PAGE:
Gwendoline Maud Syrie Barnardo

Gwendoline Maud Syrie Barnardo

Syrie Maugham (née Gwendoline Maud Syrie Barnardo, 10 July 1879 - 25 July 1955) was a leading British interior decorator of the 1920s and 1930s and best-known for popularizing rooms decorated entirely in shades of white.


She was born in Hackney, England, a daughter of Thomas John Barnardo, the founder of the Barnardo's charity for destitute children, and his wife, the former Sarah Louise "Syrie" Elmslie.


In a career that lasted from 1922 until her death, Syrie Maugham became a well-known interior designer credited for designing the first all-white room. She established her own interior decorating business, Syrie LTD., at 85 Baker Street, London in 1922, and as her reputation grew, so did her business. She later opened shops in New York and Chicago, and designed homes in Palm Springs and other cities in California.

Syrie was born during the Victorian Era, a time characterized by dark colors and small spaces. Syrie rejected these norms to create rooms filled with light and furnished in multiple shades of white and mirrored screens. In addition to mirrored screens, her trademark pieces included: books covered in white vellum, cutlery with white porcelain handles, console tables with plaster palm-frond, shell, or dolphin bases, upholstered and fringed sleigh beds, fur carpets, dining chairs covered in white leather, and lamps of graduated glass balls. Maugham also started the trend of stripping and repainting French provincial antiques with a secret craquelure technique. This technique remains a popular treatment seen in many modern interior designs.

Although it cannot be said that Syrie was the first interior designer, she did bring more freedom to the design profession. Elsie was quite formal, correct, and respectful, but Syrie drew from a various mixture of sources ranging from Picasso to baroque antiques. She reinvented classic furniture with crackled paint applications. She used strange colors. And she did the first all-white room.

She is most well known for the music room at her house at 213 King's Road in London and the salon at her villa at Le Touquet, a society resort in France. The music room was actually the only room designed in all white, but many other rooms were primarily white with accents of color in the draperies or pillows. The salon was decorated entirely in shades of beige, relieved only by pale pink satin curtains. Although she made her fortune and fame with her white decors, by the mid 1930s she had largely given up the white decors to create interiors with baroque accessories and color schemes punctuated by bright green, shocking pink, and bold reds. Cecil Beaton remembered leaf-emerald wallpaper, magenta cushions, and Schiaparelli pink.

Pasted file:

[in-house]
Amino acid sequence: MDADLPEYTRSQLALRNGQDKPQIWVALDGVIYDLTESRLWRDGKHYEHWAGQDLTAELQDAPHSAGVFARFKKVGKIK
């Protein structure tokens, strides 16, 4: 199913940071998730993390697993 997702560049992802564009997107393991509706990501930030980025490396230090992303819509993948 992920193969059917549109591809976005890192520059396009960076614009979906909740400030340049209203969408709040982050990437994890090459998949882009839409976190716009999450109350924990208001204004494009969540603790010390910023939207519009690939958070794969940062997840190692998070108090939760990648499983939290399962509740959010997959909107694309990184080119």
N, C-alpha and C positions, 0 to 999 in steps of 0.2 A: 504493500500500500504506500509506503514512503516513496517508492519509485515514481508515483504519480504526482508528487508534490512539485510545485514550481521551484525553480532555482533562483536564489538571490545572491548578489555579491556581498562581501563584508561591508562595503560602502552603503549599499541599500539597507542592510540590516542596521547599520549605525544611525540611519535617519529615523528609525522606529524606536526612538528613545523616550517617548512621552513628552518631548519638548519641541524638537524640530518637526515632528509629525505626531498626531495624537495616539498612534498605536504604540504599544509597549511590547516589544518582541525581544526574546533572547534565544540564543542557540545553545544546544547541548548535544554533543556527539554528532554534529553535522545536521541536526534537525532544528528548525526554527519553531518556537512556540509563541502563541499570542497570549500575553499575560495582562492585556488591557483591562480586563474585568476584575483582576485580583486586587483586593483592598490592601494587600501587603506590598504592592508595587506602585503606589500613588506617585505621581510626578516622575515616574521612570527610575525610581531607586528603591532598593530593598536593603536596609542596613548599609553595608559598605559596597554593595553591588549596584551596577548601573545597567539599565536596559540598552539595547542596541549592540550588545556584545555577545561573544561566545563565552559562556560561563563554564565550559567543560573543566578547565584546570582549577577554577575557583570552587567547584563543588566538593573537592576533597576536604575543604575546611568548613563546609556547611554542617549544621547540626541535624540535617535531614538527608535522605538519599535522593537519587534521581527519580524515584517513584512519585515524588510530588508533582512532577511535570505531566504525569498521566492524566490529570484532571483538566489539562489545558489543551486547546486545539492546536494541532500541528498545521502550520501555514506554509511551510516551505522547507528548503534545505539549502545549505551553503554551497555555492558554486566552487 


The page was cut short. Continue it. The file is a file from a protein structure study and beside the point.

Her contemporaries included Elsie de Wolfe and Lady Sybil Colefax. Her clients included Wallis Simpson, the Prince of Wales, the actress Marie Tempest, the Texas politician Oveta Culp Hobby, the Reader's Digest founder DeWitt Wallace, the couturier Capt. Edward Molyneux, American socialites, Mona Williams, Babe Paley, and Bunny Mellon, the playwright Clare Booth Luce, and British socialites such as Margaret, Duchess of Argyll and the Hon. Stephen Tennant.

Marriage to Henry Wellcome

In 1901, on a visit to Khartoum with her father, she met Henry Wellcome, an American-born British industrialist who had made his fortune in pharmaceuticals (his firm became Burroughs Wellcome). She was 22 and he was 48, and they married soon after. In 1903 they had a son, Henry Mounteney Wellcome, who apparently had a learning disability that kept him apart from his family for most of his childhood and youth.

The Wellcomes' marriage was not happy, and Syrie reportedly had numerous affairs, including with the department store magnate Harry Gordon Selfridge, Brig. Gen. Percy Desmond Fitzgerald, and the novelist William Somerset Maugham. Eventually, after some years of separation, she became pregnant with Maugham's only child, Mary Elizabeth, who was known as Liza. [Her birth name is given as Mary Elizabeth Wellcome in the immigration and naturalization files of, wherein she is listed, along with her mother, then Syrie Wellcome, on the 21 July 1916 manifest of the HMS Baltic.] When the child was born in Rome, Italy, she was given Wellcome's surname. Wellcome then publicly sued for divorce, naming Maugham as co-respondent.

Marriage to W. Somerset Maugham

Syrie Wellcome and W. Somerset Maugham married in 1917 in New Jersey, although he was predominantly homosexual and would spend much of his marriage apart from his wife. They divorced in 1928. Her divorce settlement from Maugham was their house at 213 King's Road, fully furnished, a Rolls-Royce, and 2,400 pounds a year for her and 600 pounds a year for Liza.

In his 1962 memoir "Looking Back" Maugham virulently criticised his former wife, which caused a public outcry. After Maugham's death in 1965 Beverley Nichols, a former lover of Maugham's and a close friend of Syrie's, wrote in rebuttal a defence of her called "A Case of Human Bondage" (1966).


* Encyclopedia of Interior Design. Banham,Joanna.,London and Chicago, 1997 pp 793-796
* Syrie Maugham: Famously White Rooms for An English Innovator. Lambert, Elizabeth., Architectural digest, January 2000
* "Syrie's Turn: Once, everyone read W. Somerset Maugham. But now his late ex-wife is the one selling books." Robert Plunket. Sarasota Magazine, 2006, v. 10.

Further reading

* Syrie Maugham. Fisher, Richard B., London: Duckworth, 1978
* The Scandal of Syrie Maugham. Gerald McKnight. ISBN 0-491-02761-3

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